Astrophysicist from Aarhus Universitet becomes the first Dane to receive the prestigious Kavli Prize

Professor of astrophysics Jørgen Christensen-Dalsgaard from Aarhus University will be the first Dane to receive the Norwegian Kavli Prize for outstanding scientific research. The prize is one million dollars. He will share the prize with two other researchers within the same field of research: asteroseismology. One of them is affiliated with Aarhus University as an honorary doctor.

Jørgen Christensen-Dalsgaard
Professor Jørgen Christensen-Dalsgaard from the Department of Physics and Astronomy will be the first Dane to receive the Kavli Prize. Photo: Nils Lund/Kavli Prize

Today, the Norwegian Academy of Science and Letters announced the 2022 Kavli Prize laureates, and for the first time ever, a Danish researcher is among the laureates. 

Professor Jørgen Christensen-Dalsgaard from the Department of Physics and Astronomy at Aarhus University has been awarded the prize for his major role in developing seismic studies of the sun and other stars over the past 40 years. The prize will be awarded at a ceremony in the Oslo Concert Hall on 6 September in connection with the Kavli Prize Week.

The Kavli Prize is awarded every second year to researchers in three different fields: astrophysics, nanoscience and neuroscience.

Pioneer in researching starquakes

And this year’s Kavli Prize in astrophysics is awarded to three pioneering researchers and driving forces in the field of helio- and asteroseismology:

  • Jørgen Christensen-Dalsgaard, Aarhus University, Denmark
  • Conny Aerts, Katholieke Universiteit Leuven (KU Leuven), Belgium, and Honorary Doctor at Aarhus University
  • Roger Ulrich, University of California, Los Angeles, USA

The field is referred to as helioseismology when studying the sun and as asteroseismology when studying other stars.

Just as seismologists can discover a lot of things about the interior of the earth by measuring seismic waves from earthquakes, astronomers can study the interior of the sun and other stars by observing starquakes, i.e. vibrations on the surfaces of stars.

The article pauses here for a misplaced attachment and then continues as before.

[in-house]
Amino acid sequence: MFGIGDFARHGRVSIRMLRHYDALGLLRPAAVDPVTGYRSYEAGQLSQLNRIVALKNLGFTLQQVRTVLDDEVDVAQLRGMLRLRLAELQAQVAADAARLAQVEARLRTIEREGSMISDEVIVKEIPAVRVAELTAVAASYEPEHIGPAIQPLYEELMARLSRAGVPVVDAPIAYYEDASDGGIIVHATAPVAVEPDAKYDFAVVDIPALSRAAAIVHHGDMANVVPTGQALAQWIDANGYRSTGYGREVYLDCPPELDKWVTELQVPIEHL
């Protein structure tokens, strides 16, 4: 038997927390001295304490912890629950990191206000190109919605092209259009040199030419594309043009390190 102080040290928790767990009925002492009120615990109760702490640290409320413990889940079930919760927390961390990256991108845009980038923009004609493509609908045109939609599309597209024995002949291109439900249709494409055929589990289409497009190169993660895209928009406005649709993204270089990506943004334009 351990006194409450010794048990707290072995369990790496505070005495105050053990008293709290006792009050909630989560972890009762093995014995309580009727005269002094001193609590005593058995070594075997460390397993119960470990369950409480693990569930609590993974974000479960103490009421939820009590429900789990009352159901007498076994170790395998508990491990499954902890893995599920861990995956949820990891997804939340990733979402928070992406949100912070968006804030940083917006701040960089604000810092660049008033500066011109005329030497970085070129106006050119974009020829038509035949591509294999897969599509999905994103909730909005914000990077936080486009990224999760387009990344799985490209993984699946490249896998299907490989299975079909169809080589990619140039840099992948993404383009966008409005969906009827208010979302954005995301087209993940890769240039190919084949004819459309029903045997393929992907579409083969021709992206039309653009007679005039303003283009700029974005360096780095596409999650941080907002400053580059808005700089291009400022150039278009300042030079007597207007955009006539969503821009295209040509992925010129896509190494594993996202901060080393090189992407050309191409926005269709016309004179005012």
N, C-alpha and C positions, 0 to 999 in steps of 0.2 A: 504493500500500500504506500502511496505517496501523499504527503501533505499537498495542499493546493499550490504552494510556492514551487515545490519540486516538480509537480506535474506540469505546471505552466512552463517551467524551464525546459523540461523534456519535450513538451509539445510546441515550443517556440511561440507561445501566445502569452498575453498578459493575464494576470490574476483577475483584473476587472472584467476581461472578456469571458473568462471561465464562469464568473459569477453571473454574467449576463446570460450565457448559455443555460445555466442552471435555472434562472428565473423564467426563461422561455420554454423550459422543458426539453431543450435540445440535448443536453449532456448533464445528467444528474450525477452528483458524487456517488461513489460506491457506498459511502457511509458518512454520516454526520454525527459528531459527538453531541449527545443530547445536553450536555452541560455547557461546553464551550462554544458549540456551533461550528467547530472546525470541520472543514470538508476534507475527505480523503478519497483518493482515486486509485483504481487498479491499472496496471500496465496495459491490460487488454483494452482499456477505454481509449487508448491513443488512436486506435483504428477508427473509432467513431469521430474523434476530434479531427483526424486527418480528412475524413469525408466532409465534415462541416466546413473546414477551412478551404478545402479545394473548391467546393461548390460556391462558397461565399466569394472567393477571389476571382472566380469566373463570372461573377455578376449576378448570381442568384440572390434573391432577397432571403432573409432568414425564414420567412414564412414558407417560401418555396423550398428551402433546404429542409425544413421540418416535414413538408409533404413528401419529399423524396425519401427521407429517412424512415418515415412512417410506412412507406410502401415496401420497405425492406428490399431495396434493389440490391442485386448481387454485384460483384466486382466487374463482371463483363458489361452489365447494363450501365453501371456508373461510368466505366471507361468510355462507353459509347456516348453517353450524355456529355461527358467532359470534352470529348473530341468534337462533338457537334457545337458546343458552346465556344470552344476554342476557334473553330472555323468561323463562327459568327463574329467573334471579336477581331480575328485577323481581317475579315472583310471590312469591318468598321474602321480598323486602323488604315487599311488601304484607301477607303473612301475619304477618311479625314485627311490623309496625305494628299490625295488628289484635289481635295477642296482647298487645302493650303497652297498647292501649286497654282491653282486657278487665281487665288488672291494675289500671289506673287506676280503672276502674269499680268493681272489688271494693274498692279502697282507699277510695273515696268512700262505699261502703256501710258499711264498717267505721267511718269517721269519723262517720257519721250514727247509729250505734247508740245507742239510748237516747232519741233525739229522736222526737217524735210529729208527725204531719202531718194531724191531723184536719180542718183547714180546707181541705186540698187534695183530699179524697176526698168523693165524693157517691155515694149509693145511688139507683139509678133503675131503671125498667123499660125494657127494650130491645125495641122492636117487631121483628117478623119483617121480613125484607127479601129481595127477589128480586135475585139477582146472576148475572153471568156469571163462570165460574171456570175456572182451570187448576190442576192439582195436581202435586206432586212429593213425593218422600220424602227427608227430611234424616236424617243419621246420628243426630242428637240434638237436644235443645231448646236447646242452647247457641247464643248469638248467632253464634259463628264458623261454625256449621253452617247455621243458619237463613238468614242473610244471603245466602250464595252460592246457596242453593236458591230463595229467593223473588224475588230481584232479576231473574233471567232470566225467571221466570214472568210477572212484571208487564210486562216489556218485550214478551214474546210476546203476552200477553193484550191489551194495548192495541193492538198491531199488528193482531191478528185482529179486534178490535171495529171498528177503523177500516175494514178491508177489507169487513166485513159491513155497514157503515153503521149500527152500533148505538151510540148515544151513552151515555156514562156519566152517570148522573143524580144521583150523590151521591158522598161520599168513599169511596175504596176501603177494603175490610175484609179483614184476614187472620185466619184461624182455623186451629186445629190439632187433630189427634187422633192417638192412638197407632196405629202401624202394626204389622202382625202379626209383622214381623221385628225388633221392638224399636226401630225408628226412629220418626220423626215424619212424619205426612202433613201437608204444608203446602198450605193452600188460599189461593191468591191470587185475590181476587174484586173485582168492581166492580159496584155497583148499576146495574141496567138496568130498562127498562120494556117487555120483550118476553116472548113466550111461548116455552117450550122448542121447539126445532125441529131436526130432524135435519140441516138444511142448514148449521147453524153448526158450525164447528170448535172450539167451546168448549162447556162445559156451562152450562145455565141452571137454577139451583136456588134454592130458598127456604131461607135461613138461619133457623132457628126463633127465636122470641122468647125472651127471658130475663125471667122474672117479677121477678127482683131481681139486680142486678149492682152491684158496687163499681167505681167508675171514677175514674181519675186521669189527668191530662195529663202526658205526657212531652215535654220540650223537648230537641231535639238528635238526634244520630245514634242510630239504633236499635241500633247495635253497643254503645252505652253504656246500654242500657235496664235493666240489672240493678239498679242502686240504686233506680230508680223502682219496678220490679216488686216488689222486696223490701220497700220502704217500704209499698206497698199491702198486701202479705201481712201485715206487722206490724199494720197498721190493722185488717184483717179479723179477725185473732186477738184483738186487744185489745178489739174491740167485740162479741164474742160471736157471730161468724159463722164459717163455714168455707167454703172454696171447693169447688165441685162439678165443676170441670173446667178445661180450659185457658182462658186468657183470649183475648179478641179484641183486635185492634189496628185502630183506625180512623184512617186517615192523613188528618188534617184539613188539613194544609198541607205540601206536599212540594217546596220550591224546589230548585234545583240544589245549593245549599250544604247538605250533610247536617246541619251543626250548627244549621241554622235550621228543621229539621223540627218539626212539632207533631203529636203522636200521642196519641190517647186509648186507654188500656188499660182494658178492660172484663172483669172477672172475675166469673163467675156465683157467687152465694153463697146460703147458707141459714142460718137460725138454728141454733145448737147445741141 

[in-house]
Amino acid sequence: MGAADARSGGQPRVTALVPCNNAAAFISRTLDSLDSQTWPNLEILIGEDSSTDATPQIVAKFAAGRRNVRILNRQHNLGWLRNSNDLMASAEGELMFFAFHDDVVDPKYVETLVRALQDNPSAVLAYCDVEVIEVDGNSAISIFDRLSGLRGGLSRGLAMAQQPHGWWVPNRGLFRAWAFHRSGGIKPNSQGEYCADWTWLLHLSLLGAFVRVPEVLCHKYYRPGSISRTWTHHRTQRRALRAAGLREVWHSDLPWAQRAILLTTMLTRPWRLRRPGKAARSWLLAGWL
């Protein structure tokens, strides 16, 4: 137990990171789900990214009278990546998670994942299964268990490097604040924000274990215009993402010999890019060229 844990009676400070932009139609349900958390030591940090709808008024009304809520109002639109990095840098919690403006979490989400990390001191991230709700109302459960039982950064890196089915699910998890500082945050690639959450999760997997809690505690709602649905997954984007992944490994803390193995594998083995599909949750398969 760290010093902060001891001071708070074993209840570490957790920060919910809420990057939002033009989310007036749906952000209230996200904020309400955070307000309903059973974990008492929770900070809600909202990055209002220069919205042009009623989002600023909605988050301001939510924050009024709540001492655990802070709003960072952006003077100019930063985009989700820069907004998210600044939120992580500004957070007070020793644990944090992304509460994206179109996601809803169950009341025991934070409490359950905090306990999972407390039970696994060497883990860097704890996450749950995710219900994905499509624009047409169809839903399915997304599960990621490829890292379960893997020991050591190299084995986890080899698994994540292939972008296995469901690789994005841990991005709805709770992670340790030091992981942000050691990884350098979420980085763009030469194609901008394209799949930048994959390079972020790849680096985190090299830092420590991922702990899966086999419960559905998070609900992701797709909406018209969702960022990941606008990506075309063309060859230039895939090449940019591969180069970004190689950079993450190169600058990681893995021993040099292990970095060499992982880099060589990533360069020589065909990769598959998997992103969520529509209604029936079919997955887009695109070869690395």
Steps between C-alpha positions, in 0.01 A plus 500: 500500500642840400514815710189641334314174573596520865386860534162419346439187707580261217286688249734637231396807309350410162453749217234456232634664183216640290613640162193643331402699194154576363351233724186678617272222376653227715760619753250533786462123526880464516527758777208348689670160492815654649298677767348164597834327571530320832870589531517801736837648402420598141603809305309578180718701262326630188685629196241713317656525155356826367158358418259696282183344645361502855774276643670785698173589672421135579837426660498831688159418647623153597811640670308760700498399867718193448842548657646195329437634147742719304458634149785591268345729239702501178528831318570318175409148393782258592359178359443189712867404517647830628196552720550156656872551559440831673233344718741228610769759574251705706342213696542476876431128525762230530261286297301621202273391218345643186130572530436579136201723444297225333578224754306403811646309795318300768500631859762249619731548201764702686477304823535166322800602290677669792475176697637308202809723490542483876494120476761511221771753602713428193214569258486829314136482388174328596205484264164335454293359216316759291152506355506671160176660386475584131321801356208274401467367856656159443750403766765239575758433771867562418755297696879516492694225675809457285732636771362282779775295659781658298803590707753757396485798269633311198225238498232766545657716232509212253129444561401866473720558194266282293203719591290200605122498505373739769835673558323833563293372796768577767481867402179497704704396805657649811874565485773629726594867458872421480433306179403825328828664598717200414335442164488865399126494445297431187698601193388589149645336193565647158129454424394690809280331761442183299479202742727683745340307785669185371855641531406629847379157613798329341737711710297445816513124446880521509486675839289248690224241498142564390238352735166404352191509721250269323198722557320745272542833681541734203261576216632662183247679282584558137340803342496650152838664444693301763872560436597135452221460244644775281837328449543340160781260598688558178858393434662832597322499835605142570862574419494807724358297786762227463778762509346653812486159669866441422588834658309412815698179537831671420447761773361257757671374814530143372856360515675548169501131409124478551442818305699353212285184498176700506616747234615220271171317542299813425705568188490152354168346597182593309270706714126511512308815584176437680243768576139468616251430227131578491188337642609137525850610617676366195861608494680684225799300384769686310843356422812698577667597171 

This enables them to determine the age of a star, its radius and mass, and how it rotates.

...and faraway planets

This knowledge can be used, for example, to learn about the planets that revolve around the stars. 

Jørgen Christensen-Dalsgaard has particularly been a pioneer in research on the latter aspect, i.e. the use of asteroseismology to study exoplanets.

As the head of the basic research centre, the Stellar Astrophysics Centre (SAC) at Aarhus University, he has been deeply involved in the study of star-quakes and exoplanets from the two NASA space telescopes, Kepler and TESS. He has organised the more than 500 researchers at the TESS Asteroseismic Science Consortium (TASC).

An experienced award winner

The Kavli Prize is just the latest of a large number of prizes and honorary awards won by Jørgen Christensen-Dalsgaard, including the Carlsberg Foundation Research Prize and the Rigmor and Carl Holst-Knudsen Award for Scientific Research. He is also a member of the Royal Danish Academy of Sciences and Letters, the Royal Astronomical Society and (since recently) the American National Academy of Sciences.

"It's a bit overwhelming with these honorary awards. But, of course, I’m honoured and proud, and the Kavli Prize ranks almost at the same level as the Nobel Prize, although the amount is slightly lower. I’m also pleased that the three of us, and our field of research, have been selected for this prize. Roger started with the sun, I went on with the sun and cooler, brighter sun-like stars such as yellow and red dwarfs, while Conny ventured into the heavier and hotter stars. This is how we’ve divided it between us. And then Conny and I wrote the textbook Asteroseismology together," says Jørgen Christensen-Dalsgaard.

Rector Brian Bech Nielsen at Aarhus University congratulates Jørgen Christensen-Dalsgaard on the prize.
"The Kavli Prize is one of the greatest honours that an astrophysics and astronomy researcher can be considered for. Therefore, I’m very excited to learn that, together with two highly acclaimed and very talented international colleagues, Jørgen Christensen-Dalsgaard has been awarded the prize this year. This is very well-deserved. Over the years, Jørgen has made a tremendous effort in the field of astrophysics, and he has delivered several trailblazing breakthroughs that have deepened the understanding and knowledge in a field of research that to most people, quite literally, seems remote. Jørgen has represented our strong astronomy and physics environment at the university in an exemplary manner, and I am very proud that Aarhus University is home to such a prominent researcher."  

Jørgen Christensen-Dalsgaard I sabout to retire and will become an emeritus professor on 30 June. He is presented with the prize by the King of Norway on 6 September. 


About the Kavli Prize:

The Kavli Prize is awarded every second year by the Norwegian Academy of Science and Letters in collaboration with the Norwegian Ministry of Education and Research and the Kavli Foundation to researchers who have achieved ground-breaking results within astrophysics, nanoscience and neuroscience. The laureates in each field will share 1 million USD.

The founder of the prize is the Kavli Foundation, which was established by Fred Kavli, a Norwegian-American businessman and multi-millionaire with a keen interest natural science.

When he founded the prize in 2005, he explained the choice of the three research fields by pointing out that they constitute the largest, the smallest and the most complex area, respectively. He considered these research fields as the most exciting areas in 21st century and onwards.

The prize was first awarded in 2008. A total of 58 prominent researchers have been awarded the Kavli Prize, and several of them went on to win the Nobel Prize.